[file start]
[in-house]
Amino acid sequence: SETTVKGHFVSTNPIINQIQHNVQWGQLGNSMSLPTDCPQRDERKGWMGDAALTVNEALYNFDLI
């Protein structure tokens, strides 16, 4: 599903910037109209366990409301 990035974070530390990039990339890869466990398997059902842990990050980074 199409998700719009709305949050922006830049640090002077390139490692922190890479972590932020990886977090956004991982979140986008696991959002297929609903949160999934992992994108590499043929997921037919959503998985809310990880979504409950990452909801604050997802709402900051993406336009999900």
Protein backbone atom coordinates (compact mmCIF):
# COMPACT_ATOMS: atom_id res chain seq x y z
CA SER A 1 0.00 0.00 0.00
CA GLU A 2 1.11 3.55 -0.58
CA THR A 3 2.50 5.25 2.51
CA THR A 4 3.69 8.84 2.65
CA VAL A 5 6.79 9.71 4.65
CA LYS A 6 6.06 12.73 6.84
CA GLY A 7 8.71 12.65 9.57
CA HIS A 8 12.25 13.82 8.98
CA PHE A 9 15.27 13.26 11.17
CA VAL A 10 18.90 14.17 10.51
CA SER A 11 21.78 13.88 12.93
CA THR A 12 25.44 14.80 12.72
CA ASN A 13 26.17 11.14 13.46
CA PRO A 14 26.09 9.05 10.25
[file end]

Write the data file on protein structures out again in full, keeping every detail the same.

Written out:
[in-house]
Amino acid sequence: SETTVKGHFVSTNPIINQIQHNVQWGQLGNSMSLPTDCPQRDERKGWMGDAALTVNEALYNFDLI
């Protein structure tokens, strides 16, 4: 599903910037109209366990409301 990035974070530390990039990339890869466990398997059902842990990050980074 199409998700719009709305949050922006830049640090002077390139490692922190890479972590932020990886977090956004991982979140986008696991959002297929609903949160999934992992994108590499043929997921037919959503998985809310990880979504409950990452909801604050997802709402900051993406336009999900």
Protein backbone atom coordinates (compact mmCIF):
# COMPACT_ATOMS: atom_id res chain seq x y z
CA SER A 1 0.00 0.00 0.00
CA GLU A 2 1.11 3.55 -0.58
CA THR A 3 2.50 5.25 2.51
CA THR A 4 3.69 8.84 2.65
CA VAL A 5 6.79 9.71 4.65
CA LYS A 6 6.06 12.73 6.84
CA GLY A 7 8.71 12.65 9.57
CA HIS A 8 12.25 13.82 8.98
CA PHE A 9 15.27 13.26 11.17
CA VAL A 10 18.90 14.17 10.51
CA SER A 11 21.78 13.88 12.93
CA THR A 12 25.44 14.80 12.72
CA ASN A 13 26.17 11.14 13.46
CA PRO A 14 26.09 9.05 10.25